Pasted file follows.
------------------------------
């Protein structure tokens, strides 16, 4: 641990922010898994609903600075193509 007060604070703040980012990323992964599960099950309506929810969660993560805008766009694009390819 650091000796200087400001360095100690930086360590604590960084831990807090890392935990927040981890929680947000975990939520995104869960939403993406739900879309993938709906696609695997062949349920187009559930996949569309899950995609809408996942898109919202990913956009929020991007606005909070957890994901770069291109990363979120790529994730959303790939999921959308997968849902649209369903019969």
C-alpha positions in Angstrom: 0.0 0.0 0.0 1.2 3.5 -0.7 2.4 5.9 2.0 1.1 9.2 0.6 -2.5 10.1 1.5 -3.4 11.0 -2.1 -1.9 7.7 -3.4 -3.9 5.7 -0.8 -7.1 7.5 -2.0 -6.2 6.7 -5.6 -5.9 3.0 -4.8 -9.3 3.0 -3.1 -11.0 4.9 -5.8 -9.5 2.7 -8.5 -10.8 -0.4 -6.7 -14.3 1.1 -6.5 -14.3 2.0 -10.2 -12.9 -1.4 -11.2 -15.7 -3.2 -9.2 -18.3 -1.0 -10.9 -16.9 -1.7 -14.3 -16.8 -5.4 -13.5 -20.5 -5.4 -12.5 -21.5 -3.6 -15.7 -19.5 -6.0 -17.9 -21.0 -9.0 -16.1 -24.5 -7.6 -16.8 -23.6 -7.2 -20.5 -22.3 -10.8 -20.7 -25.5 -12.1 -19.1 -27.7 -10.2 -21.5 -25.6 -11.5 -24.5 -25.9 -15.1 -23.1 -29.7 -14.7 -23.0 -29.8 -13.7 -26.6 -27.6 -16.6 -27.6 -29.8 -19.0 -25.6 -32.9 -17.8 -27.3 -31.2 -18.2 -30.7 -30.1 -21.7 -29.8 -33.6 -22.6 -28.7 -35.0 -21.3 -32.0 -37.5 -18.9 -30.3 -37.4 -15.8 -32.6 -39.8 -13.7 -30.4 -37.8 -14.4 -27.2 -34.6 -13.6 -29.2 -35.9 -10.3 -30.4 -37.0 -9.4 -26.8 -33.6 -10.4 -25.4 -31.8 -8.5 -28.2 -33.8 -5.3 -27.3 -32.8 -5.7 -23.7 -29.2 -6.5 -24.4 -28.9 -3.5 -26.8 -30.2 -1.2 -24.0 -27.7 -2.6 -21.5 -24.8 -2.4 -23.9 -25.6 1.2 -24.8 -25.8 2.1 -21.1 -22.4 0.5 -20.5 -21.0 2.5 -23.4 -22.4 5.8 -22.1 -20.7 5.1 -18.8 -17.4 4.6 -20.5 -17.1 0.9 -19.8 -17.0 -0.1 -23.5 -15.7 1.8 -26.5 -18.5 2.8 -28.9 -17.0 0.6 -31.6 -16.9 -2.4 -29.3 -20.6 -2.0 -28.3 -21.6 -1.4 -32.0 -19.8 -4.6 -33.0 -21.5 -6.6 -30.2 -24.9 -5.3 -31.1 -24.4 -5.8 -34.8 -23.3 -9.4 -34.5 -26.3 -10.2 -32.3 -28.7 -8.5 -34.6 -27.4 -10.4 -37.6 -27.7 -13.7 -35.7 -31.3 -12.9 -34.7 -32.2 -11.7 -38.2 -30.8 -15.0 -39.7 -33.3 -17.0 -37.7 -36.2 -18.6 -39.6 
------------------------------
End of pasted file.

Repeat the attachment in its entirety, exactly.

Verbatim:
């Protein structure tokens, strides 16, 4: 641990922010898994609903600075193509 007060604070703040980012990323992964599960099950309506929810969660993560805008766009694009390819 650091000796200087400001360095100690930086360590604590960084831990807090890392935990927040981890929680947000975990939520995104869960939403993406739900879309993938709906696609695997062949349920187009559930996949569309899950995609809408996942898109919202990913956009929020991007606005909070957890994901770069291109990363979120790529994730959303790939999921959308997968849902649209369903019969």
C-alpha positions in Angstrom: 0.0 0.0 0.0 1.2 3.5 -0.7 2.4 5.9 2.0 1.1 9.2 0.6 -2.5 10.1 1.5 -3.4 11.0 -2.1 -1.9 7.7 -3.4 -3.9 5.7 -0.8 -7.1 7.5 -2.0 -6.2 6.7 -5.6 -5.9 3.0 -4.8 -9.3 3.0 -3.1 -11.0 4.9 -5.8 -9.5 2.7 -8.5 -10.8 -0.4 -6.7 -14.3 1.1 -6.5 -14.3 2.0 -10.2 -12.9 -1.4 -11.2 -15.7 -3.2 -9.2 -18.3 -1.0 -10.9 -16.9 -1.7 -14.3 -16.8 -5.4 -13.5 -20.5 -5.4 -12.5 -21.5 -3.6 -15.7 -19.5 -6.0 -17.9 -21.0 -9.0 -16.1 -24.5 -7.6 -16.8 -23.6 -7.2 -20.5 -22.3 -10.8 -20.7 -25.5 -12.1 -19.1 -27.7 -10.2 -21.5 -25.6 -11.5 -24.5 -25.9 -15.1 -23.1 -29.7 -14.7 -23.0 -29.8 -13.7 -26.6 -27.6 -16.6 -27.6 -29.8 -19.0 -25.6 -32.9 -17.8 -27.3 -31.2 -18.2 -30.7 -30.1 -21.7 -29.8 -33.6 -22.6 -28.7 -35.0 -21.3 -32.0 -37.5 -18.9 -30.3 -37.4 -15.8 -32.6 -39.8 -13.7 -30.4 -37.8 -14.4 -27.2 -34.6 -13.6 -29.2 -35.9 -10.3 -30.4 -37.0 -9.4 -26.8 -33.6 -10.4 -25.4 -31.8 -8.5 -28.2 -33.8 -5.3 -27.3 -32.8 -5.7 -23.7 -29.2 -6.5 -24.4 -28.9 -3.5 -26.8 -30.2 -1.2 -24.0 -27.7 -2.6 -21.5 -24.8 -2.4 -23.9 -25.6 1.2 -24.8 -25.8 2.1 -21.1 -22.4 0.5 -20.5 -21.0 2.5 -23.4 -22.4 5.8 -22.1 -20.7 5.1 -18.8 -17.4 4.6 -20.5 -17.1 0.9 -19.8 -17.0 -0.1 -23.5 -15.7 1.8 -26.5 -18.5 2.8 -28.9 -17.0 0.6 -31.6 -16.9 -2.4 -29.3 -20.6 -2.0 -28.3 -21.6 -1.4 -32.0 -19.8 -4.6 -33.0 -21.5 -6.6 -30.2 -24.9 -5.3 -31.1 -24.4 -5.8 -34.8 -23.3 -9.4 -34.5 -26.3 -10.2 -32.3 -28.7 -8.5 -34.6 -27.4 -10.4 -37.6 -27.7 -13.7 -35.7 -31.3 -12.9 -34.7 -32.2 -11.7 -38.2 -30.8 -15.0 -39.7 -33.3 -17.0 -37.7 -36.2 -18.6 -39.6 